North Sea Annihilation: Offshore Wind Power Destroying Marine Environment In New & Exciting Ways
Energy generation systems of all descriptions take their toll, but only one of them claims moral superiority over all others. That increasingly tenuous claim rests on the ‘we’re saving the planet’ mantra – chanted by the wind cult around the Globe.
Here’s another take on how offshore wind farms in Britain are doing their bit for the environment in the North Sea.
The RSPB, wind farms and a change of direction
1 April 2021
LAST month the House of Lords Environment Committee heard evidence about the effects of offshore windfarms on the marine environment. The hearing was notable for revealing signs of concern from the RSPB about the devastation that is potentially going to be unleashed on the North Sea, a crime in which they have been complicit because of their silence up until now. Perhaps, after all these years, they are getting close to confronting the evidence of the harm their support for windfarms has done to birds.
The North Sea, RSPB policy officer Helen Quayle told the committee, is ‘littered with cabling from energy infrastructure’, going on to explain that this is a big problem for sandeels, a keystone species which is a staple food for many birds and other fish.
Now she tells us.
It seems that the society’s view is that the North Sea faces ‘an irreversible loss of wildlife’ as a result of offshore wind farm developments, overfishing and (inevitably) climate change.
And this is without considering the possibility that windfarms may soon be an impassable barrier to migratory birds, which, as I’ve pointed out before, may be their worst impact. None of the witnesses mentioned this worry, although there were vague allusions to other problems to come from what another witness, Professor Melanie Austen, called our decision to urbanise the oceans: ‘We are already getting modelling to show that even just extracting that amount of wind energy may have far-field, large-scale effects that we do not really understand and are not considering very deeply.’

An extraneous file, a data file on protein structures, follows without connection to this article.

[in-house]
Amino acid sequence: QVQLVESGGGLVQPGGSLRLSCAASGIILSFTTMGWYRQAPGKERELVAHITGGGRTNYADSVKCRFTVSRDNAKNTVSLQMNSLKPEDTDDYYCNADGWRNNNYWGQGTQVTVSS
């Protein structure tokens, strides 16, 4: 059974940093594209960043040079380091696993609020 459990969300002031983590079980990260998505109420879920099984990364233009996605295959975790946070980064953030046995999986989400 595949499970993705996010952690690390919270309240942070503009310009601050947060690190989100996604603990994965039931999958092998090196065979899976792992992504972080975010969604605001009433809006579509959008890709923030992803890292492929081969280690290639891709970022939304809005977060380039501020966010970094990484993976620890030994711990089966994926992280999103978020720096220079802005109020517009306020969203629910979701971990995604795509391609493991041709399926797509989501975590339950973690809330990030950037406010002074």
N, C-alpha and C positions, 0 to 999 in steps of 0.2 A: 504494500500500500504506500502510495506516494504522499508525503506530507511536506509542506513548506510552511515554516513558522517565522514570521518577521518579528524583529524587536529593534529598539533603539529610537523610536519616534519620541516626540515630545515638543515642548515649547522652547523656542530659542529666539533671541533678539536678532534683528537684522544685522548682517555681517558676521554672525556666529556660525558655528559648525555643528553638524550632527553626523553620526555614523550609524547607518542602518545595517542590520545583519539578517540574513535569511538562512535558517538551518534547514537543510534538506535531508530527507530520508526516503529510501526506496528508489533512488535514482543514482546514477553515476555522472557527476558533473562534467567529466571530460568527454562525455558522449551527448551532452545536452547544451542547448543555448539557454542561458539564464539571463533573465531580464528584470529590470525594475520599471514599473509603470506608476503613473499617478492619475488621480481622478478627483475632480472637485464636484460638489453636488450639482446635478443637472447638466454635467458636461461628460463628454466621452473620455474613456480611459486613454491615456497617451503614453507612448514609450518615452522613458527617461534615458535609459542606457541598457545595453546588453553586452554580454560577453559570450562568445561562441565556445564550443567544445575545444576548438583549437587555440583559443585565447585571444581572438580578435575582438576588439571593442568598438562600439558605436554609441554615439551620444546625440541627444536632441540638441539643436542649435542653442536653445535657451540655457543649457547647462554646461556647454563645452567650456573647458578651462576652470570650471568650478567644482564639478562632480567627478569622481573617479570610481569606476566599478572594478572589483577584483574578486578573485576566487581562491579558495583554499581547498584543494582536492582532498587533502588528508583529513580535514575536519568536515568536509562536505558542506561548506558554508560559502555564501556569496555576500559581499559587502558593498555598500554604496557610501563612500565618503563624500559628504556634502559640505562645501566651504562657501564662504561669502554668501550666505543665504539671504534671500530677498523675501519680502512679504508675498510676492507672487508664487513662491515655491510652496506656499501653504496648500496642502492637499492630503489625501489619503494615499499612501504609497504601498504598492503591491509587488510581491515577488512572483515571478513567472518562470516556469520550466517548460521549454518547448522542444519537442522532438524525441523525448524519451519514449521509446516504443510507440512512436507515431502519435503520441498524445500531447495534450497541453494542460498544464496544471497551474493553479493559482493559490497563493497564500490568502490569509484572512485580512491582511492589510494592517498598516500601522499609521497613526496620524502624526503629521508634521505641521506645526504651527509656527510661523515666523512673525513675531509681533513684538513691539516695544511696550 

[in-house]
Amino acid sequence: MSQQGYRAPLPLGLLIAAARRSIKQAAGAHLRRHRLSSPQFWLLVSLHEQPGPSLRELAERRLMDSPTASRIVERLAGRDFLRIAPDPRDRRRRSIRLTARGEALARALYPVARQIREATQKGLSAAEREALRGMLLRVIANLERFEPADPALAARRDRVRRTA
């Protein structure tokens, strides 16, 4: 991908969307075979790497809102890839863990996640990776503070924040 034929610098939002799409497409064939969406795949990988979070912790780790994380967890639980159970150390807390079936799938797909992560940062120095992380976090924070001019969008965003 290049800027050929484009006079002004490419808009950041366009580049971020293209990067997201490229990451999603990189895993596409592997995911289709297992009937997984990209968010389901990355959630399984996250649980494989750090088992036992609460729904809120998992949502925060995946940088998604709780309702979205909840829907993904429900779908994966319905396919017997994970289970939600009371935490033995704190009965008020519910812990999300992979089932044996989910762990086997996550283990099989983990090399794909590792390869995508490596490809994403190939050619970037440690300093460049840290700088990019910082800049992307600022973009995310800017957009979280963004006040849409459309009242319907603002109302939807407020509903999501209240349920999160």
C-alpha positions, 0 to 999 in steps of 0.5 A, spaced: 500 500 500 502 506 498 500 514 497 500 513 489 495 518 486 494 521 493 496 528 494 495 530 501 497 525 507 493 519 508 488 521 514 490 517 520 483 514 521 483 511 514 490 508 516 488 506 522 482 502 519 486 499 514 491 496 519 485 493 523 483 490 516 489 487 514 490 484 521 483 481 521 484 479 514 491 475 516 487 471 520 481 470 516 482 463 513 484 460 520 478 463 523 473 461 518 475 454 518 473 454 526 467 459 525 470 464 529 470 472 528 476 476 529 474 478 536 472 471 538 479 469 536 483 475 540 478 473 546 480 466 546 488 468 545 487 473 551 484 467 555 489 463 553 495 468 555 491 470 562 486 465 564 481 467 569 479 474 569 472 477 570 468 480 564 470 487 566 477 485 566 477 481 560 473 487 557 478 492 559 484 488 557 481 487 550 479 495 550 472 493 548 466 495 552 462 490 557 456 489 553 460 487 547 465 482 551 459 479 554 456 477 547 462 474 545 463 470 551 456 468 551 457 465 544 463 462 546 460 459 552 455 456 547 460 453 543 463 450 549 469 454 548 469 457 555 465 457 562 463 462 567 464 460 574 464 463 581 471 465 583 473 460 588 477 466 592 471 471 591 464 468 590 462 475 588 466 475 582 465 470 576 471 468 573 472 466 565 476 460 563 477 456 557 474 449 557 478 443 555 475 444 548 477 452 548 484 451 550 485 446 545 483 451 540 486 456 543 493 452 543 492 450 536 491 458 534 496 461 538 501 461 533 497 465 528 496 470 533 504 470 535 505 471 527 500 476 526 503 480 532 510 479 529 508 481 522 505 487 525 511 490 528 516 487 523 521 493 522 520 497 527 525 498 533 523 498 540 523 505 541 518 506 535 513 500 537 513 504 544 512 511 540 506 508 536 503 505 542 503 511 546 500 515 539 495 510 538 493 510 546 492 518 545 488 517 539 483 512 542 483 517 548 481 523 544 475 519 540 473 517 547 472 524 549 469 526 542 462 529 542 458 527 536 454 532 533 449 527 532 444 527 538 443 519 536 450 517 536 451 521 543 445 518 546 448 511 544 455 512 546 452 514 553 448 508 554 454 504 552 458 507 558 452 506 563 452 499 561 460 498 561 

However, the conclusion that the RSPB are now very worried about offshore wind and its effect on wildlife seems unavoidable. As the hearing neared its end, Lord Cameron of Dillington repeatedly invited Helen Quayle to support the suggestion that ‘wind farms are one of the best weapons we have against climate change’. She steadfastly refused to do so, instead hedging her response in terms of ‘joint solutions’ and a ‘strategic approach’.
In other words, the RSPB will not explicitly support offshore wind, but they will not take a stand against it either, although they fear the North Sea is on the brink of an ecological disaster. And this is good enough for the Lords’ Environment Committee, whose response to that possible ‘irreversible loss of wildlife’ has been to write a letter to Business Secretary Kwasi Kwarteng, asking for better research and more information.
If we are going to cause an environmental catastrophe, I suppose we should at least record all the gory details.